Generally, printed pages do not look attractive with single lines of text stranded at the top or bottom. Most printers try to leave at least two or more lines of text at the top or bottom of each page.

  • The orphans property specifies the minimum number of lines of a paragraph that must be left at the bottom of a page.
  • The widows property specifies the minimum number of lines of a paragraph that must be left at the top of a page.

Here is the example to create 4 lines at the bottom and 3 lines at the top of each page:

<style tyle="text/css">
@page{
  orphans:4; 
  widows:2;
}
</style>

Initial stab at paged media stylesheet

See the test stylesheet for a possible way to make this work and the HTML document I’m using to experiment with the technology.

Expressing colors in CSS

As part of my research in Web Typography I got reacquainted with the many ways you can express colors in CSS. This was originally in my typography document but I think it’s better if I move it out to prevent an already long document from becoming unmanageable.

sRGB colors (3 or 6 digits)

This was what I always associted with colors in CSS and until not too long ago it was the only way to express colors. You can use either syntax but, as you can see in the example below, the 6 digit syntax allows for more precision in defining your colors.

The three definitions of a div container express the same color.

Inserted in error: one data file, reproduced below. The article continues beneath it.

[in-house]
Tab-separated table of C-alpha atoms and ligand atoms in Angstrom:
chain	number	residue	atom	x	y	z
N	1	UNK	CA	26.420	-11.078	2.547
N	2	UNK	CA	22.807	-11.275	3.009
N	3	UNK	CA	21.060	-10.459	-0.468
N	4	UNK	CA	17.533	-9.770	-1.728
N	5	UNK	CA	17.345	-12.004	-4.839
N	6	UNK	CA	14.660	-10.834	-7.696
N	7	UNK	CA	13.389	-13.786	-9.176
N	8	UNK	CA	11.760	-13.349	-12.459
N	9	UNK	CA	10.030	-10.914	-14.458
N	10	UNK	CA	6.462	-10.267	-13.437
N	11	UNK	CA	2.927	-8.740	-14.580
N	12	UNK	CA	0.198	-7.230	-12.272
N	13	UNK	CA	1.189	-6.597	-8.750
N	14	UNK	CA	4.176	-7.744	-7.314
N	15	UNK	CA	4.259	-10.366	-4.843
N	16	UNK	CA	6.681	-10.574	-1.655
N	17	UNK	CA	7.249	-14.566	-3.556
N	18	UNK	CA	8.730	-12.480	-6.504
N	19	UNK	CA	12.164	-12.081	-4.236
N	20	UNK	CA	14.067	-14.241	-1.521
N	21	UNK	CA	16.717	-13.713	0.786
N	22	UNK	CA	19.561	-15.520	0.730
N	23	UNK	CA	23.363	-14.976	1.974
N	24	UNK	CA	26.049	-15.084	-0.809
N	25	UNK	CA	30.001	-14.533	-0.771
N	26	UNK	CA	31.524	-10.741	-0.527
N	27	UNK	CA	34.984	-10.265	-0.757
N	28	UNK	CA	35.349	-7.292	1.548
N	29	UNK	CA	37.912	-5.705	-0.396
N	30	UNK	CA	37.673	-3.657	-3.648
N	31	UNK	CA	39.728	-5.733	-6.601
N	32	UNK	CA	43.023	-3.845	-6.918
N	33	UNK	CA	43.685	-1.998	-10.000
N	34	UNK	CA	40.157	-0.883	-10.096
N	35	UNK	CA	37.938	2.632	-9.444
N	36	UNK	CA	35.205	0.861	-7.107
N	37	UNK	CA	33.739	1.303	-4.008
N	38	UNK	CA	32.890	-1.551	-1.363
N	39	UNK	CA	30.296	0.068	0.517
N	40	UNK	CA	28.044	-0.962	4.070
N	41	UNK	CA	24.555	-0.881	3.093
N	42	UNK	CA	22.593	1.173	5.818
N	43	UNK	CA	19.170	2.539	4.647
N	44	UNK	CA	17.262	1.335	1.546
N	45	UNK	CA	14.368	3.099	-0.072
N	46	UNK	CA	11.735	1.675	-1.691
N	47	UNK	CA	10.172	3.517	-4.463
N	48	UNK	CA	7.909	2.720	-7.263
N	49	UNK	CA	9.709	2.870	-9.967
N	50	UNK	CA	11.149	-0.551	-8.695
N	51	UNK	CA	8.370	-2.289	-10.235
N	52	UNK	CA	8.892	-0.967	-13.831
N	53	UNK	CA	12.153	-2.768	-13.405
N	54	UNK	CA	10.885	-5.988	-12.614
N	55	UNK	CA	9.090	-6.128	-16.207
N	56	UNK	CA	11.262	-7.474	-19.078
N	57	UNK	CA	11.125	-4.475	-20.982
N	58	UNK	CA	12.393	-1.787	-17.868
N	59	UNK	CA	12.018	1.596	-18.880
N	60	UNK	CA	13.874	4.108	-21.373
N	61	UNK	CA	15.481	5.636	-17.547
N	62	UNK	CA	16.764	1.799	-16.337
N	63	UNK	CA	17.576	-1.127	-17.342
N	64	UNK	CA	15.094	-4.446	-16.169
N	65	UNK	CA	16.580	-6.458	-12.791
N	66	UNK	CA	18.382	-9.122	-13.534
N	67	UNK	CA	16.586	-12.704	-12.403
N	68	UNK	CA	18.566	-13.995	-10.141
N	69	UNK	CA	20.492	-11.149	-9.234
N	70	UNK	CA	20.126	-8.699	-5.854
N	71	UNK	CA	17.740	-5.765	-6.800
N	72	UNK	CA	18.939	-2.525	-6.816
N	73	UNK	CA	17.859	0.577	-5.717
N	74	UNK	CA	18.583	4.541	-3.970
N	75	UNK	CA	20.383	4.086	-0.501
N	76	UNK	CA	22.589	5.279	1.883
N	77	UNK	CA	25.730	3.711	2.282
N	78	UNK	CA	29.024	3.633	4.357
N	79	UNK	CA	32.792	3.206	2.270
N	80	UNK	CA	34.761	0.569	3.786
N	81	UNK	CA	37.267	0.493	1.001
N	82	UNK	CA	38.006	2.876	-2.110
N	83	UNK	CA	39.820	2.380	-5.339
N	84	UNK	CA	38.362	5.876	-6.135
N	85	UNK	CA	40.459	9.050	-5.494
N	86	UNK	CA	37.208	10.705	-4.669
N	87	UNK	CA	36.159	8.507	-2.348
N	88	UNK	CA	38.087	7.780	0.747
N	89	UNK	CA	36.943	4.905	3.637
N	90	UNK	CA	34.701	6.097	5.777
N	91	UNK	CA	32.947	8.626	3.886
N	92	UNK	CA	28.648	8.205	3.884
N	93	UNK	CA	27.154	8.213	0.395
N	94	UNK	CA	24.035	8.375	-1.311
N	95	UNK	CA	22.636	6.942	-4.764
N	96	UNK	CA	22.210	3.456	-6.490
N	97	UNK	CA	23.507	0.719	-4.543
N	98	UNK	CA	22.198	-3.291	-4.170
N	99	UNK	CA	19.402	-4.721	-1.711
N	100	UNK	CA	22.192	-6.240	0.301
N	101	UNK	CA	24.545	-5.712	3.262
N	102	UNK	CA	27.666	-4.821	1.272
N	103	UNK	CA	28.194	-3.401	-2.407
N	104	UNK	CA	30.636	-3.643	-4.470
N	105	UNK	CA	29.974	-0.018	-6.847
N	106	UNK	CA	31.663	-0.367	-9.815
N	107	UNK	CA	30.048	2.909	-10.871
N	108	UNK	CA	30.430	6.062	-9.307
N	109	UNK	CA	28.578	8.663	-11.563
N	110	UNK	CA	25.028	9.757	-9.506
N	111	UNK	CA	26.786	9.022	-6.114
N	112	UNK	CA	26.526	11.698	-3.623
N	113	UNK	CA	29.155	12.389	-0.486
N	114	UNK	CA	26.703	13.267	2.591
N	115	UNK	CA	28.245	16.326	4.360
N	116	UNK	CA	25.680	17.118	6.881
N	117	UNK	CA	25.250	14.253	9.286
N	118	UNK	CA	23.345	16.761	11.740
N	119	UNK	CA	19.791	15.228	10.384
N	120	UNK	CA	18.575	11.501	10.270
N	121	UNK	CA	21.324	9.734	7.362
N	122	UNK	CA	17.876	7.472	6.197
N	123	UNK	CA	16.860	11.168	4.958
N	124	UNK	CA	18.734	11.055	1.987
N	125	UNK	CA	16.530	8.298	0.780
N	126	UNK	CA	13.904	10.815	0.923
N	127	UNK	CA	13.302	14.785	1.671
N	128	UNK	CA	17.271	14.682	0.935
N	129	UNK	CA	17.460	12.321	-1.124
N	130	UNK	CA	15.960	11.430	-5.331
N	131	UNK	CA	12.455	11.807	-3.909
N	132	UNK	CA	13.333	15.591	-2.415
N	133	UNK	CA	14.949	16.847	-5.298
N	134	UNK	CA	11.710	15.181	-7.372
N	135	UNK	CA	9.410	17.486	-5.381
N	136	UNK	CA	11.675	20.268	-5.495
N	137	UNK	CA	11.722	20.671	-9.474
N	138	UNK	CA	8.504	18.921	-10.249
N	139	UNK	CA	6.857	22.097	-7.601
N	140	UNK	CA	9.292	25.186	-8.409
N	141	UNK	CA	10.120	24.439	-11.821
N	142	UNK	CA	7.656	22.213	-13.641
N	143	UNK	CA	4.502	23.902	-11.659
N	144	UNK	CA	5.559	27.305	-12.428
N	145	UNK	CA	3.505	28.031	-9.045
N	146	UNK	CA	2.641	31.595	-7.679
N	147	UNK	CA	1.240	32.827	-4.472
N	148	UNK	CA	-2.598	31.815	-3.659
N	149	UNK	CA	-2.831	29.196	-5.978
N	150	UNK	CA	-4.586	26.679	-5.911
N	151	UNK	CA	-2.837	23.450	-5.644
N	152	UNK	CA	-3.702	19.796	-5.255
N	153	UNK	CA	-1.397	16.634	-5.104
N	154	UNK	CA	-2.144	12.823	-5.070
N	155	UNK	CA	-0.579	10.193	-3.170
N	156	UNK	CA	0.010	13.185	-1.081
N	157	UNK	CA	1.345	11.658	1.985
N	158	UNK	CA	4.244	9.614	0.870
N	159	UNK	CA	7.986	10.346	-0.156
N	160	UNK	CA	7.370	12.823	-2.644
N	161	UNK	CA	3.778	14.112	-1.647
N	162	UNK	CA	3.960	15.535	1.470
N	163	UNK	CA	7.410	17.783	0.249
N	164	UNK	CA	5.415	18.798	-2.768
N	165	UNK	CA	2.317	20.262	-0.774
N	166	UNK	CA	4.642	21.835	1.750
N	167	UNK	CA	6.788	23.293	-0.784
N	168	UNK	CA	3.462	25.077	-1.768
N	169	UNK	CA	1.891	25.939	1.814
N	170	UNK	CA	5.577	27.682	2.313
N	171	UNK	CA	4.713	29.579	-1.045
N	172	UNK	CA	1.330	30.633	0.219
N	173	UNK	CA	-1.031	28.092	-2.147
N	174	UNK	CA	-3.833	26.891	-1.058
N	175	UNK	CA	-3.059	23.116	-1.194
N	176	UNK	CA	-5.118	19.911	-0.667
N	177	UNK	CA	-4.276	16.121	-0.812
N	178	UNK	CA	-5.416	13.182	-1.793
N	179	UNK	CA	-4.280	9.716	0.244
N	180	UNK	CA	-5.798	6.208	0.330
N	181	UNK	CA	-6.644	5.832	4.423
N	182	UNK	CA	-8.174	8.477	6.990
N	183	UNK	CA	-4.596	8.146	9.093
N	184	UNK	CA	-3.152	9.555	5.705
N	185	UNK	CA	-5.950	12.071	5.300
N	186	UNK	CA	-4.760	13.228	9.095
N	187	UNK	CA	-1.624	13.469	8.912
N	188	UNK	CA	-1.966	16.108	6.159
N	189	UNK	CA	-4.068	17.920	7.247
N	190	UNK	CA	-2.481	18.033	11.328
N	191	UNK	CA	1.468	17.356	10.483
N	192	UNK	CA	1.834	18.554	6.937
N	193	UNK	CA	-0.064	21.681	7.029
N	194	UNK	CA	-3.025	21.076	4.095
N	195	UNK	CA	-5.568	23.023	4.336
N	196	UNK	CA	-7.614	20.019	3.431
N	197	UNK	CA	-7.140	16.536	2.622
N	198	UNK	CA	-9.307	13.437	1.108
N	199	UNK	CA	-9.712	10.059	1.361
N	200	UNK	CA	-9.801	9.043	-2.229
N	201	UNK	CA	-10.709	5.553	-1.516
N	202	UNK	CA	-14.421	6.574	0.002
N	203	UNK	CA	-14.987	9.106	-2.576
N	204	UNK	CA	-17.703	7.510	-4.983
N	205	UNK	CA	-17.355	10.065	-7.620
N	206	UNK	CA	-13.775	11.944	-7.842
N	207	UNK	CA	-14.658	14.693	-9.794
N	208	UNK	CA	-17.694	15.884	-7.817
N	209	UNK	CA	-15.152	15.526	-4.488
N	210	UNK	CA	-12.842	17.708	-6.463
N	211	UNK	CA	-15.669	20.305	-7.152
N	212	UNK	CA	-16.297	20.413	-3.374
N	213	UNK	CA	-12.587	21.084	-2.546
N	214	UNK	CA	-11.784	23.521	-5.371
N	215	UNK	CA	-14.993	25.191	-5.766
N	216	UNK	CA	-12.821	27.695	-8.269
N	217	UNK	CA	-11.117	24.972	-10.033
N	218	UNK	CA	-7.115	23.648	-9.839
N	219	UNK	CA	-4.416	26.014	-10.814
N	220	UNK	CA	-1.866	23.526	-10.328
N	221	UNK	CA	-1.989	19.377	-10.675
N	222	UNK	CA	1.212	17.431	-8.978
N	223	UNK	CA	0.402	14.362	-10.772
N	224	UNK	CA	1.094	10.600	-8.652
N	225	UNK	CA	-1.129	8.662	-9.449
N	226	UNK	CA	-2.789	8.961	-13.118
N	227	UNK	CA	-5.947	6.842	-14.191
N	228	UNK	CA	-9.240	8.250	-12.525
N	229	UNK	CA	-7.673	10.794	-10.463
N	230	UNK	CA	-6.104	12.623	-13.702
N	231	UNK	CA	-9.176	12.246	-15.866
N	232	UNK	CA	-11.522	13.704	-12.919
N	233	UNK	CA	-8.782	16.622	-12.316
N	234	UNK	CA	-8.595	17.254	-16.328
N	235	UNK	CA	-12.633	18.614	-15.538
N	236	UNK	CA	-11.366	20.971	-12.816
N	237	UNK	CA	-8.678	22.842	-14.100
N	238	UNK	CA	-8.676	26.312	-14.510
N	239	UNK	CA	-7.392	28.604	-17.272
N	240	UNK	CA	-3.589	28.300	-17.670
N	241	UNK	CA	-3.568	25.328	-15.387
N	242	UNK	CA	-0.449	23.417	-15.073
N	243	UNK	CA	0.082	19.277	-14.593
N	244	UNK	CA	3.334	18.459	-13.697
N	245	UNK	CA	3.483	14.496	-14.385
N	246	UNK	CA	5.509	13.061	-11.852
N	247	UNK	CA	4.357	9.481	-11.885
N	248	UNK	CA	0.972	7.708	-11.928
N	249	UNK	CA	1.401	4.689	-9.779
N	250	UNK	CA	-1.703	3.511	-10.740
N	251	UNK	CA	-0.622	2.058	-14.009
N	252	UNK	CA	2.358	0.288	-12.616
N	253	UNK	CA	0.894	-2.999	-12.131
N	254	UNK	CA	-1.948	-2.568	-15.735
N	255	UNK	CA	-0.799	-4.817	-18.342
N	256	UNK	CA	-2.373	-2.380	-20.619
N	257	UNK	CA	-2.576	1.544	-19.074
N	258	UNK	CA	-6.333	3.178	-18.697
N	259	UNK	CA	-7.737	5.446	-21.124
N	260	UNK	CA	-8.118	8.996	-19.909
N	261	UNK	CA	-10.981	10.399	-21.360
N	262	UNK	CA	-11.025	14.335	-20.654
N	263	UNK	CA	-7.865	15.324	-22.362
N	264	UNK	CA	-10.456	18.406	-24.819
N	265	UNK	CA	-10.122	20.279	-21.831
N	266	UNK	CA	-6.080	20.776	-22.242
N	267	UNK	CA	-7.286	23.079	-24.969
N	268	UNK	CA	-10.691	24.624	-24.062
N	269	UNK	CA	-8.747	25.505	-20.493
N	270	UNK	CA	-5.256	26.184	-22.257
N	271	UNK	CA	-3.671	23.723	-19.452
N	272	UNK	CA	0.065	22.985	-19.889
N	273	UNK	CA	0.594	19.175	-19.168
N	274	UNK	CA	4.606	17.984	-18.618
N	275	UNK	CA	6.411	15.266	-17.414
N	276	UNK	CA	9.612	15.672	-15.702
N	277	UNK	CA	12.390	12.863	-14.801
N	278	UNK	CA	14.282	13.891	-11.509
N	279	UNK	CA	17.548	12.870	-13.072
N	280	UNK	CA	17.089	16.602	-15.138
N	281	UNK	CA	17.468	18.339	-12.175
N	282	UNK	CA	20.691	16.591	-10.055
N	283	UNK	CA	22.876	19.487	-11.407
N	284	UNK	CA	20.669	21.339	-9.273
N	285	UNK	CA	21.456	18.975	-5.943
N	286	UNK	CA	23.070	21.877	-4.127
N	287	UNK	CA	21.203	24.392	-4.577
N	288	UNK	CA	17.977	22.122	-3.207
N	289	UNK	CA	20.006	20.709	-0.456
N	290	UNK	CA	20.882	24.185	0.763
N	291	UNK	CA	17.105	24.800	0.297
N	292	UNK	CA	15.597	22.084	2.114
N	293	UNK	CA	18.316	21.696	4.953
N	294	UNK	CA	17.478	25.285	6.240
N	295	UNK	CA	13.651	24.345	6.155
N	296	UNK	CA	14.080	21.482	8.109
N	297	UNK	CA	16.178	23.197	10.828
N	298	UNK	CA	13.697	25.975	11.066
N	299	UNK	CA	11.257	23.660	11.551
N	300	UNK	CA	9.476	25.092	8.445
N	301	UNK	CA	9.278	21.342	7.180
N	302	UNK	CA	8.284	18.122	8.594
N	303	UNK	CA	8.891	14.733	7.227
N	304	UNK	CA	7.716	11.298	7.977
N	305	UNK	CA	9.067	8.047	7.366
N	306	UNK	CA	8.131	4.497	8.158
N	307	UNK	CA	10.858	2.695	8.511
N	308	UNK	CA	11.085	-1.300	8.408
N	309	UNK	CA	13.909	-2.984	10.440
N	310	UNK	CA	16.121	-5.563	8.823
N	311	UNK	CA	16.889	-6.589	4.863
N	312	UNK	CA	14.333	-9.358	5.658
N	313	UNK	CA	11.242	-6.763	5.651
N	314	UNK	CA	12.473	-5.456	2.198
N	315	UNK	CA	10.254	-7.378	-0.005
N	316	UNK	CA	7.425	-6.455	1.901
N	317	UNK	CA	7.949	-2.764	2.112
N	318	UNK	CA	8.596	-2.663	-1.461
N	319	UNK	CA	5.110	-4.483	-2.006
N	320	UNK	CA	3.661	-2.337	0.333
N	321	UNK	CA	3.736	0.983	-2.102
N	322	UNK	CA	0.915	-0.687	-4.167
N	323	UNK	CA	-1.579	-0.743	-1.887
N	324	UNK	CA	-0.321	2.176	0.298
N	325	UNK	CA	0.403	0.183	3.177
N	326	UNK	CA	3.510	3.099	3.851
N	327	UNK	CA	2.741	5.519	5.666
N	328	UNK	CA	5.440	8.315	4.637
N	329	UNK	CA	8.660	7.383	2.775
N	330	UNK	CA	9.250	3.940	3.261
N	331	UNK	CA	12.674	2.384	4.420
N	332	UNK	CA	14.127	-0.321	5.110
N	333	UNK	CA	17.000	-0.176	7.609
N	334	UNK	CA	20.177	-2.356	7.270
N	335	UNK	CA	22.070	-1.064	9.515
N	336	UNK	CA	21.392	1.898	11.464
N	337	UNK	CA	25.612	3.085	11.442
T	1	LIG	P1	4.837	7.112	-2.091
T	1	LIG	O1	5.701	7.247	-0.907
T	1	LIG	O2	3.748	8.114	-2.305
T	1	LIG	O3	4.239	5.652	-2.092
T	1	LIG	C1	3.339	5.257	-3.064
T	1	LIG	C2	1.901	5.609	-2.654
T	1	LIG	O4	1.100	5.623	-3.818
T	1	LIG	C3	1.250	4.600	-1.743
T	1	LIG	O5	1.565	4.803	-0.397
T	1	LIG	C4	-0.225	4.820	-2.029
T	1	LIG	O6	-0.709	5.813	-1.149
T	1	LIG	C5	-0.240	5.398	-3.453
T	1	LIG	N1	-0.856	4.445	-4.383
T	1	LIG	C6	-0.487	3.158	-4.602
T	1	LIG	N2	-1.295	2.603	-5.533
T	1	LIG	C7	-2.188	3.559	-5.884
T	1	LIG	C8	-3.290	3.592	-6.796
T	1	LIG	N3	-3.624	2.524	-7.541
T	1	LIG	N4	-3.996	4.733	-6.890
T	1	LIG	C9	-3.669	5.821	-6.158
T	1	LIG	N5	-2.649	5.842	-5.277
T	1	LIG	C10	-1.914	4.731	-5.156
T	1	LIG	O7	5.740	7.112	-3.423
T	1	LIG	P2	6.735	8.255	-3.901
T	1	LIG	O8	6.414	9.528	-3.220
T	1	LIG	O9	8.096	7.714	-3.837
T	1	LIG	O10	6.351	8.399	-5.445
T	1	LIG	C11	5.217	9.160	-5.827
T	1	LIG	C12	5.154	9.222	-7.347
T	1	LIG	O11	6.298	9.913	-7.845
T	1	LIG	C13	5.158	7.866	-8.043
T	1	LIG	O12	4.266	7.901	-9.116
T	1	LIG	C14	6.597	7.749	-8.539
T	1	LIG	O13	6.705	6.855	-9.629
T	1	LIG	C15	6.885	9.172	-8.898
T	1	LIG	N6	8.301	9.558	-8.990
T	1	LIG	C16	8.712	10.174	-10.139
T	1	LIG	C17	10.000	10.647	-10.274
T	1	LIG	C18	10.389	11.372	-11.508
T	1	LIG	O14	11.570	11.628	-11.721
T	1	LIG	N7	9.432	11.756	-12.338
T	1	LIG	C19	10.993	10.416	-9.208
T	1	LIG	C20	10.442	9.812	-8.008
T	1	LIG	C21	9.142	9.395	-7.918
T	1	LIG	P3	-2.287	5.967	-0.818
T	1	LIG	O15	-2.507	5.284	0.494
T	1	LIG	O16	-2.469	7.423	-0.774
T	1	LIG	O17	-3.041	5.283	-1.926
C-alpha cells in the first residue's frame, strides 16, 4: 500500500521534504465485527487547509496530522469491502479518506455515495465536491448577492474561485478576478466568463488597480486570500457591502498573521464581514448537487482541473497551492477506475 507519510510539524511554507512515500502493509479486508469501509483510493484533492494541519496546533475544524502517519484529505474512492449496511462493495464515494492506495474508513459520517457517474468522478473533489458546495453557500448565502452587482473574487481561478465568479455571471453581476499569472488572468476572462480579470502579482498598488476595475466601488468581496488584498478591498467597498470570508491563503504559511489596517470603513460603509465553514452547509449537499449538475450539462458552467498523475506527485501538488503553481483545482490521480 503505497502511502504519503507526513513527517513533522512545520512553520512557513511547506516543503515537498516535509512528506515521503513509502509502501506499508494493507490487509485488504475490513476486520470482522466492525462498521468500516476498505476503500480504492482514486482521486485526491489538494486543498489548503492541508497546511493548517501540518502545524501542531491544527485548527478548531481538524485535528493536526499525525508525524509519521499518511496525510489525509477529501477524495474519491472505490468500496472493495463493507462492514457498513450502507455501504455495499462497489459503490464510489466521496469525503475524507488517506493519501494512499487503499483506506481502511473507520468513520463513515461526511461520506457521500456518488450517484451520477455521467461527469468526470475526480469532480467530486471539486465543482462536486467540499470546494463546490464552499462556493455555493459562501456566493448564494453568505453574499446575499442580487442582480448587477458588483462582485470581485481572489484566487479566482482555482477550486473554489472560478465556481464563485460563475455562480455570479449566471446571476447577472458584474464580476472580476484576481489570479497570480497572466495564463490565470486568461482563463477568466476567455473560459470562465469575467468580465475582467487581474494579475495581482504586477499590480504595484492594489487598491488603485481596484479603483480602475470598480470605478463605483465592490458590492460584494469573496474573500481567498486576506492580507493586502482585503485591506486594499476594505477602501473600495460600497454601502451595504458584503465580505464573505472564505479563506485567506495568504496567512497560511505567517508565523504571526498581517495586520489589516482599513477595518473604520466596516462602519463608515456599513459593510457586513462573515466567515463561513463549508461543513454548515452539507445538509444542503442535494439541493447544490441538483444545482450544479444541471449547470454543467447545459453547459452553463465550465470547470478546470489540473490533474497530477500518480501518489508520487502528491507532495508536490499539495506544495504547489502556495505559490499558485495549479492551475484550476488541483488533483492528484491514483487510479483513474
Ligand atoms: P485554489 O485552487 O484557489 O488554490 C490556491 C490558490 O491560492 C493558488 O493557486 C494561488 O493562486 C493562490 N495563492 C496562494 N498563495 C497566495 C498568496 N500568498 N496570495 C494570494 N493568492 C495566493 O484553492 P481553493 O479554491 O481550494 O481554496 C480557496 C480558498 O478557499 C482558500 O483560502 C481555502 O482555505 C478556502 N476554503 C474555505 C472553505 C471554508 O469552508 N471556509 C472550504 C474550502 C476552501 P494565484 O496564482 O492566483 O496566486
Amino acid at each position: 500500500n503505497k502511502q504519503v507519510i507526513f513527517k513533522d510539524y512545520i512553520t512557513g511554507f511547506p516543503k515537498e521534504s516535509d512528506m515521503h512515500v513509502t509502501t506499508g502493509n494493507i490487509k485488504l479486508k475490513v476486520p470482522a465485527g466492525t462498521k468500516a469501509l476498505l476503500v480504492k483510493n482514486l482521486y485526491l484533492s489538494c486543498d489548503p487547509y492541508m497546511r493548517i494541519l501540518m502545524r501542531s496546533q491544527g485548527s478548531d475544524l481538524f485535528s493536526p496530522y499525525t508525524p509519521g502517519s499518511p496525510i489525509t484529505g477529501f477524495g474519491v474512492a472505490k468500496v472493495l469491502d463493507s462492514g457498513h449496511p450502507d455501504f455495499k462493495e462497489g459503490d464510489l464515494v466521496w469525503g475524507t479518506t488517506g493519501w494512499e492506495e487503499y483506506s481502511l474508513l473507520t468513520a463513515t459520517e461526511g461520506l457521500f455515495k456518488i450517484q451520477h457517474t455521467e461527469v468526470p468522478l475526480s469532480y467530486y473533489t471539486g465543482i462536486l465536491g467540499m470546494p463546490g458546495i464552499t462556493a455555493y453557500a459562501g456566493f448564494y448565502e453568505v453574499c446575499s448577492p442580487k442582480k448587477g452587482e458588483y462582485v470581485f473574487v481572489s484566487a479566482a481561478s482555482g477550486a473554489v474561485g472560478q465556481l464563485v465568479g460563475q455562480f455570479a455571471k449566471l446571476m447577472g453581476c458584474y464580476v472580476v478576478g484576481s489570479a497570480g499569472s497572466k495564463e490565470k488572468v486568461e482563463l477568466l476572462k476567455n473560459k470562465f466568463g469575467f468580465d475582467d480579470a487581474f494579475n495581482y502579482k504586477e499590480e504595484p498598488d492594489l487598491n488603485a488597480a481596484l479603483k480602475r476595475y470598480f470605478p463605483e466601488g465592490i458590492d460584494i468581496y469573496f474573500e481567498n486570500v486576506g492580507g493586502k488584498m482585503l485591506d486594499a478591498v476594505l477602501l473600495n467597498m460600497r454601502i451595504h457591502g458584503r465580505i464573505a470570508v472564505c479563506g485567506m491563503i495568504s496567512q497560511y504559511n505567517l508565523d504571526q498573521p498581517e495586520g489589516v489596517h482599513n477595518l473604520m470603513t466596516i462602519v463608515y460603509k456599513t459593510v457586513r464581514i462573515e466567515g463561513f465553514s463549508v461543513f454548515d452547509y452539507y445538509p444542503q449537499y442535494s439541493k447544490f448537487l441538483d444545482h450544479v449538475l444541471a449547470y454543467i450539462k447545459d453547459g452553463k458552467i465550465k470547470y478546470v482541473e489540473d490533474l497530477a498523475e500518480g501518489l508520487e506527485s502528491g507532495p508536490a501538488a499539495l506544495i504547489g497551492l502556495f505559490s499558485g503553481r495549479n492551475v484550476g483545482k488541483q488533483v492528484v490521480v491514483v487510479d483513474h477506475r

div {
  color: #0f0;   // The color 'lime' defined using the 3-digit hexadecimal notation
}

div {
  color: #00ff00; // The color 'lime' defined using the 6-digit hexadecimal notation
}

div {
  color: rgb(0, 255, 0) // The color 'lime' expressed with RGB notation
}

RGBa colors

This should be run behind a modernizr test as it’s not widely supported

This allows us to fill areas with transparent color; the first thee numbers representing the color in RGB values and the fourth representing a transparency value between 0 and 1 (zero being fully transparent and one being fully opaque). We have long had the opacity property, which is similar, but opacity forces all decendant elements to also become transparent and there is no way to fight it (except weird positional hacks) Cross-browser opacity is also a bit sloppy.

With RGBa, we can make a box transparent and leave its descendants alone